Greenwash & Public Relations

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Special to CorpWatch
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Multinational industries like tobacco and alcohol have responded to increased global public pressure for accountability around corporate operations by creating Voluntary Codes of Conduct to self-regulate their behavior. But how are the results measuring up? Read More
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Entergy Nuclear (part of the broader Entergy energy family) is spinning off its northeastern U.S.-based nuclear power plants into a related limited liability corporation, Enexus. Stakeholders in Vermont, home of the Yankee Nuclear power plant, are less than happy, with Entergy also reneging on prior commitments to cover eventual plant decommissioning costs, potentially stranding taxpayers with much of the bill. Read More
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Touted as the first step in a major regional integration project, the 225-kilometer TransCaribe pipeline travels underground across Colombia's Guajira Peninsula to the gas refineries of Maracaibo, Venezuela. Protesting the mega project's impacts on the peninsula's indigenous communities, the Wayúu community of Mashiis-Manaa is leading the struggle against oil giant Petróleos de Venezuela. Read More
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The old American Smelting and Refining Company (Asarco) copper smelter in El Paso, Texas, which has spewed out toxins for over a century, has been granted a new five-year permit. This is despite the fact that it violates international laws by polluting communities on both sides of the U.S.-Mexico border. Read More
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The Sunday Times (UK)
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SHELL has abandoned its sponsorship of one of Britain's most prestigious wildlife photography exhibitions after protests by environmental groups. Read More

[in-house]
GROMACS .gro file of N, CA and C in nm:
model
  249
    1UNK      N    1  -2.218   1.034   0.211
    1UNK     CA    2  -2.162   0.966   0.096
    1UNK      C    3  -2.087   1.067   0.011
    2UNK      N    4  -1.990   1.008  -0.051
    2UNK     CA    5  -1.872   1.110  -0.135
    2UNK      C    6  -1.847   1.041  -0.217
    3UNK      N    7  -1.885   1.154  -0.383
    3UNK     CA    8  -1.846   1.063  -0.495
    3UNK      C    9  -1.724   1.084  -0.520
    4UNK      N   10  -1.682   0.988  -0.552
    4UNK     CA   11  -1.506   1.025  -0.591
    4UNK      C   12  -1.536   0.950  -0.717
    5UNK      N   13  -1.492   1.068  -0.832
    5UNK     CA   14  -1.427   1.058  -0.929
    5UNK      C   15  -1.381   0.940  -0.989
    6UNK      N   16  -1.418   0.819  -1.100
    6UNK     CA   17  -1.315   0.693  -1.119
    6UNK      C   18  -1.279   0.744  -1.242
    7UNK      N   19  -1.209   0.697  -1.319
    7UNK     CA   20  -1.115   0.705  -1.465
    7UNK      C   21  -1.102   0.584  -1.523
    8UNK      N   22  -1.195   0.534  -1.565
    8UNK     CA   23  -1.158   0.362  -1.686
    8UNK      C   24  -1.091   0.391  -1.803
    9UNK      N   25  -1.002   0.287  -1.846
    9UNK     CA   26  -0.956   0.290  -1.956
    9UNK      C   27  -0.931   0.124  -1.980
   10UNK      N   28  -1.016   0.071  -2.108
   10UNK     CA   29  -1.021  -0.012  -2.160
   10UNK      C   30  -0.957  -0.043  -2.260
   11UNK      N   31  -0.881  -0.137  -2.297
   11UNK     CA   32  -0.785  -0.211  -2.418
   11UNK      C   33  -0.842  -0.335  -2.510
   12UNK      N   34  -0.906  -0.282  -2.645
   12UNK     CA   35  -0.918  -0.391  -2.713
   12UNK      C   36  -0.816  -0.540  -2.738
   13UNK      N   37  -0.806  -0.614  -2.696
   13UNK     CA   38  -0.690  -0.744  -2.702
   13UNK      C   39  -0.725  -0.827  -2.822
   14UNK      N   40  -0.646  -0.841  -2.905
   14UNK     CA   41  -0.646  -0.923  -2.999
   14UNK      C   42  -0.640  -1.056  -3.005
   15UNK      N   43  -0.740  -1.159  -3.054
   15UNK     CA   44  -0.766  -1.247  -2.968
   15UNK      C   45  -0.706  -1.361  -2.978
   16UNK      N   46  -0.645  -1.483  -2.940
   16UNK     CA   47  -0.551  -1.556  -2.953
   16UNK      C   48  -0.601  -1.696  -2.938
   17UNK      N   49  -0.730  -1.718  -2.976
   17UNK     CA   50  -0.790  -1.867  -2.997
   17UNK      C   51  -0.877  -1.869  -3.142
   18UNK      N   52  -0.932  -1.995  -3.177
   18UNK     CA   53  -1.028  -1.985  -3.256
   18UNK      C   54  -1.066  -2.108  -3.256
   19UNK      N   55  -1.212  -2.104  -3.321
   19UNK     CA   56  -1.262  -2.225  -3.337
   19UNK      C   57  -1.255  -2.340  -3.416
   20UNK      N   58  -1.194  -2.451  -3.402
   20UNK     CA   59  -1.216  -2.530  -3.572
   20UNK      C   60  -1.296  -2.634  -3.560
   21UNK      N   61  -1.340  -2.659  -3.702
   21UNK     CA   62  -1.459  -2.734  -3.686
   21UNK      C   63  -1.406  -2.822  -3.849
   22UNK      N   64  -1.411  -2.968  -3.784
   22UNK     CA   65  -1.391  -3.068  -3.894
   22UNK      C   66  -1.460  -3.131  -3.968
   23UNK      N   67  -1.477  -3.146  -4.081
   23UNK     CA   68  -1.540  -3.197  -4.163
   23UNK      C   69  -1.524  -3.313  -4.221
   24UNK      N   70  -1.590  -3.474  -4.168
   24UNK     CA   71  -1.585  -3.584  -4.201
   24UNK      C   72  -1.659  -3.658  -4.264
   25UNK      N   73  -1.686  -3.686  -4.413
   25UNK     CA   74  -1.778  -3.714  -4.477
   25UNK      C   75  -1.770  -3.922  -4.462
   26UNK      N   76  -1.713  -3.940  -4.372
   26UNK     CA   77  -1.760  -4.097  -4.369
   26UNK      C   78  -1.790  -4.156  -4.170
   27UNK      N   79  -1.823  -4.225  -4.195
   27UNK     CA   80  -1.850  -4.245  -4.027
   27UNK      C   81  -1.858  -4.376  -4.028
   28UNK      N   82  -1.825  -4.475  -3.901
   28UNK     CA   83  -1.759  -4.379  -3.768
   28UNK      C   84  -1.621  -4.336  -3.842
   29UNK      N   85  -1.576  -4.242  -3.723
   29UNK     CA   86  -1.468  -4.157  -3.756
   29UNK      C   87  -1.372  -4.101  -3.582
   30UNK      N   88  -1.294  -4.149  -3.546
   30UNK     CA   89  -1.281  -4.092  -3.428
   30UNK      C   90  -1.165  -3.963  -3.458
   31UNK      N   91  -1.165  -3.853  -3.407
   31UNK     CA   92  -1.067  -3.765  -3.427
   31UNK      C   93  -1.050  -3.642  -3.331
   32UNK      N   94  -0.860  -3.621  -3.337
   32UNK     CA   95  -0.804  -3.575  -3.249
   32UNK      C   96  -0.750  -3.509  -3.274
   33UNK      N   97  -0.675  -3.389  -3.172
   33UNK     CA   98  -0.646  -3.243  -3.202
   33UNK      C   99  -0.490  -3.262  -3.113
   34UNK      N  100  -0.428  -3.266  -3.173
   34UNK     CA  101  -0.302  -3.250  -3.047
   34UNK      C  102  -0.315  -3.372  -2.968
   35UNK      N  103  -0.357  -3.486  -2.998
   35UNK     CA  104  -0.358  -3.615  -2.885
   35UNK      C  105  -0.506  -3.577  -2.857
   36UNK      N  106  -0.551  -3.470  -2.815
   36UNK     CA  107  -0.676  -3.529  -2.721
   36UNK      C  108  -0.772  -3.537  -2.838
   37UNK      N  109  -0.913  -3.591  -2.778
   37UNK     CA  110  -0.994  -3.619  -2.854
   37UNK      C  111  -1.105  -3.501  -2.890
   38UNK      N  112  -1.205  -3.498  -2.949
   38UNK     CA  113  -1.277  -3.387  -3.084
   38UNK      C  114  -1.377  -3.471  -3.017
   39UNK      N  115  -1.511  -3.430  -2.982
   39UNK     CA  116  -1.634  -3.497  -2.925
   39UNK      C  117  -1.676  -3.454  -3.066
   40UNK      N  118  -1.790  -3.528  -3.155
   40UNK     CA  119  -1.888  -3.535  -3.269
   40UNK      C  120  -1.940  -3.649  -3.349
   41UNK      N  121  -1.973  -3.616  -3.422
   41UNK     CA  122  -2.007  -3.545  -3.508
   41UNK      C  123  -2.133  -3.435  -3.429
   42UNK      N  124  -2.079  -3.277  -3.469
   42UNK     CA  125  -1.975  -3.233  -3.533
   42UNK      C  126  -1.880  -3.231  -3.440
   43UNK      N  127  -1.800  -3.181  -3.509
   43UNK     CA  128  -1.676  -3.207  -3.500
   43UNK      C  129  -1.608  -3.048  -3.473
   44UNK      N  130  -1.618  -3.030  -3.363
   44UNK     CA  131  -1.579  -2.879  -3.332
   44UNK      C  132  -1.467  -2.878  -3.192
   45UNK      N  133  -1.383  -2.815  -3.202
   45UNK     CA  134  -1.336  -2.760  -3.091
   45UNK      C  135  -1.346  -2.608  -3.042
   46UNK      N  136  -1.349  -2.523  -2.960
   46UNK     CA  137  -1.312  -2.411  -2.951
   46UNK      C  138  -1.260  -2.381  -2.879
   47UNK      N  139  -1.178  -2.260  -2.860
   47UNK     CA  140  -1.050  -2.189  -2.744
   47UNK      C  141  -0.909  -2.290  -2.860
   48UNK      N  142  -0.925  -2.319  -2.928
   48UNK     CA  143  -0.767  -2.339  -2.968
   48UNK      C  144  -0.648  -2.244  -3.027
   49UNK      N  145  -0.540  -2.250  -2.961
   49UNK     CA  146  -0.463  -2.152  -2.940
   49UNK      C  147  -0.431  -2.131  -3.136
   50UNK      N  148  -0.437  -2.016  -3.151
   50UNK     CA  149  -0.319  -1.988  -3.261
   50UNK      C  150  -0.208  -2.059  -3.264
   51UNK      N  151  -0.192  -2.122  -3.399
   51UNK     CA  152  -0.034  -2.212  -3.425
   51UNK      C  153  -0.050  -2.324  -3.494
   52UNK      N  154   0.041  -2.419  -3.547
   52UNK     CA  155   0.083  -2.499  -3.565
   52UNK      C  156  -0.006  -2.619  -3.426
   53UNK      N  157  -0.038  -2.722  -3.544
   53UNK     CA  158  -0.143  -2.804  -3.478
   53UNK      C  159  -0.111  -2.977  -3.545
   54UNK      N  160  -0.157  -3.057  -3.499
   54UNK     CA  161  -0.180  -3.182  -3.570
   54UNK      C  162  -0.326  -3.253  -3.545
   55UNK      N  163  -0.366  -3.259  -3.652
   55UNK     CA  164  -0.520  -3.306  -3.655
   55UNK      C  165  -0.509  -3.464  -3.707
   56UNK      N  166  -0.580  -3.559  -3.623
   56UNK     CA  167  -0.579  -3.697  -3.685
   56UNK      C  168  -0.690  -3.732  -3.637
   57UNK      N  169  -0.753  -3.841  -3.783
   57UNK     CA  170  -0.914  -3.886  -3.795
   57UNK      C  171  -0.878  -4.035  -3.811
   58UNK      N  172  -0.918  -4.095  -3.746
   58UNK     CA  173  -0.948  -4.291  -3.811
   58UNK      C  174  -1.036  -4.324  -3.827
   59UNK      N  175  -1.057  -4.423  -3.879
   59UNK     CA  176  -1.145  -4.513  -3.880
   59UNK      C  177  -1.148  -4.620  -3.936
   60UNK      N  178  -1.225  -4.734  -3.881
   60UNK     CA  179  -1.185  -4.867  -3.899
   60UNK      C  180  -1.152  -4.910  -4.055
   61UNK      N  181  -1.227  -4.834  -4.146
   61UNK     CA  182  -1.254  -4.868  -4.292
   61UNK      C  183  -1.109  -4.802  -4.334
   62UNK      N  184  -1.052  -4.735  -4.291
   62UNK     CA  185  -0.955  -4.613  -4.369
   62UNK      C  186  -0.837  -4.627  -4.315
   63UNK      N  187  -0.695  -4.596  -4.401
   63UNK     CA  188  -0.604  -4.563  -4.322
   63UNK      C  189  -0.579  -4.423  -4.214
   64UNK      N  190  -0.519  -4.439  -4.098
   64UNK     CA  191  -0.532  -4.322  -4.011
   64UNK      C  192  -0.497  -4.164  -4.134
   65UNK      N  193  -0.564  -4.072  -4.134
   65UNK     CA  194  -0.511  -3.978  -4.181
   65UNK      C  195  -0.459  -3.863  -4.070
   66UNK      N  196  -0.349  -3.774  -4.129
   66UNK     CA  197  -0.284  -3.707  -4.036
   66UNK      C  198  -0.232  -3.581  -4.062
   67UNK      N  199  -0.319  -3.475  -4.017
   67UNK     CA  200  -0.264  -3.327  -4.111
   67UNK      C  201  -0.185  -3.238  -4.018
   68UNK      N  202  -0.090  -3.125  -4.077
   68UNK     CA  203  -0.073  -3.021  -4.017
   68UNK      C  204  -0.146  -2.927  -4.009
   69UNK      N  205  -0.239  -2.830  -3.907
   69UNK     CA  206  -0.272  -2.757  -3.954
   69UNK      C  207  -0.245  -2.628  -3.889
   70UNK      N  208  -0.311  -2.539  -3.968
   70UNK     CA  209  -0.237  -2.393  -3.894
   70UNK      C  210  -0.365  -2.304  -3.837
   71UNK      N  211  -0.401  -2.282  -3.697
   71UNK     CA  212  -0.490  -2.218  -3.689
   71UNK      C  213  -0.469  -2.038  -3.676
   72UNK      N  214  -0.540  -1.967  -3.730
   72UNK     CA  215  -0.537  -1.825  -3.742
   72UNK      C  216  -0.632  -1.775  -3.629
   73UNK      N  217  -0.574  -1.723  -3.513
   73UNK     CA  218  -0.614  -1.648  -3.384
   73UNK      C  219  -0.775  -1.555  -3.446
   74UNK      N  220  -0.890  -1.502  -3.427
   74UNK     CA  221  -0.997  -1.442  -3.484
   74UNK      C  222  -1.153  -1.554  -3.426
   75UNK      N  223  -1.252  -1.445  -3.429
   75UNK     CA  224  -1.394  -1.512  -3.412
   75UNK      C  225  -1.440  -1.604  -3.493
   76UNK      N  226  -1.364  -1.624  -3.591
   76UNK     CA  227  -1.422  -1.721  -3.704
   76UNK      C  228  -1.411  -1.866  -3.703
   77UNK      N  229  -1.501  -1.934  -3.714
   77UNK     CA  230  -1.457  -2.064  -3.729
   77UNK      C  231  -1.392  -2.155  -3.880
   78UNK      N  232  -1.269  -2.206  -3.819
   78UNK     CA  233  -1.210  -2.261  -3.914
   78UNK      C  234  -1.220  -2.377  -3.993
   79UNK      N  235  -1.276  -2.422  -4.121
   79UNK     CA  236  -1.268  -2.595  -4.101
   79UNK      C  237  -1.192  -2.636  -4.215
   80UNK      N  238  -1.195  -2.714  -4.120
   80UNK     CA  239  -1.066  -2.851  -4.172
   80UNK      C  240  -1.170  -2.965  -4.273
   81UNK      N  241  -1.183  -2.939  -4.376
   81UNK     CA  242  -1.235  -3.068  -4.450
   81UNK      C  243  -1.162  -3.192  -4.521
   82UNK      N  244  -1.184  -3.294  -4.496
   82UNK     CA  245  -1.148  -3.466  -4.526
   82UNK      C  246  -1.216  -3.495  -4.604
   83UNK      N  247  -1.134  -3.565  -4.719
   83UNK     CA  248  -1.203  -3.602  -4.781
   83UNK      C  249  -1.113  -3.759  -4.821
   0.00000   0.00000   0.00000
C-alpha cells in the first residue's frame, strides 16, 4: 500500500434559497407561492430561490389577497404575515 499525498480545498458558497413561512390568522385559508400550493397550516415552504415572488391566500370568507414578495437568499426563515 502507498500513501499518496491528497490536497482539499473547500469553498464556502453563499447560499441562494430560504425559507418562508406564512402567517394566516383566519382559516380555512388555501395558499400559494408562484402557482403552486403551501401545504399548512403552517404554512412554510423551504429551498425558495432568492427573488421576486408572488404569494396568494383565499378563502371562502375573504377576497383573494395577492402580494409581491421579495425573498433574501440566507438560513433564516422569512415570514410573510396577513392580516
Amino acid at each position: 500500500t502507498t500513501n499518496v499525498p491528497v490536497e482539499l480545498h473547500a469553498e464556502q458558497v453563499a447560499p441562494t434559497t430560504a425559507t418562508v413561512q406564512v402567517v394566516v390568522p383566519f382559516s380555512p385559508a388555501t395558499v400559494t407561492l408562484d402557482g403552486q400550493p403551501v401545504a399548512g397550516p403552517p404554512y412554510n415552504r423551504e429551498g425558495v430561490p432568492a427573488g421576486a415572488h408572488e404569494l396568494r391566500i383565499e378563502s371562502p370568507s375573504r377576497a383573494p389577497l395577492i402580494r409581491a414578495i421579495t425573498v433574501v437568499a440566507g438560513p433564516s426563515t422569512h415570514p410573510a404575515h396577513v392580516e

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Special to CorpWatch
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A new ski complex is being constructed in the environmentally sensitive Seven Lakes region of the snow-capped Rila mountains of south-western Bulgaria. Yet authorities have not been able to produce any planning permits nor have the investors produced any documentation of who is funding the construction. Read More
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On the Indonesian island of Bali, thousands of senior government officials are negotiating a plan to slow global warming. The coal, gas and oil companies that are major producers of greenhouse gases are finally taking notice of these high-level political discussions, and many have mounted spirited public relations exercises to defend themselves. Read More
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Early this August, Rosina Phillipe and Ruby Ancar drove from the government-issued trailers where they are still living two years after Katrina, to a boat landing at the end of a long dirt road. You have to go by boat to get to their tiny town of Grand Bayou, a "wetland community" in Plaquemines Parish, not far from where the Mississippi River empties out into the Gulf of Mexico.   Read More
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Over a year after a torrent of liquid mud at an Indonesian oil exploration site inundated four villages, killing almost 100 people, the local community is still awaiting clean-up and proper compensation. This is despite the fact that the drilling company is owned by the family of a senior Indonesian minister. Read More
Published by
Inter Press News Service (IPS)
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The U.N.'s Global Compact with international big business "at the moment is so voluntary that it really is a happy-go-lucky club," says Ramesh Singh, chief executive of ActionAid, a non-governmental organisation. The controversy has come to a boiling point because of the Global Compact Leaders' Summit being held in Geneva on Thursday and Friday, at which over 1,000 representatives of multinational companies are taking part, in addition to well-known civil society figures like Irene Khan, the secretary general of AI; Mary Robinson, president of the Ethical Globalisation Initiative; Guy Ryder, general secretary of the International Trade Union Confederation; and Jeremy Hobbs, executive director of Oxfam International. Read More
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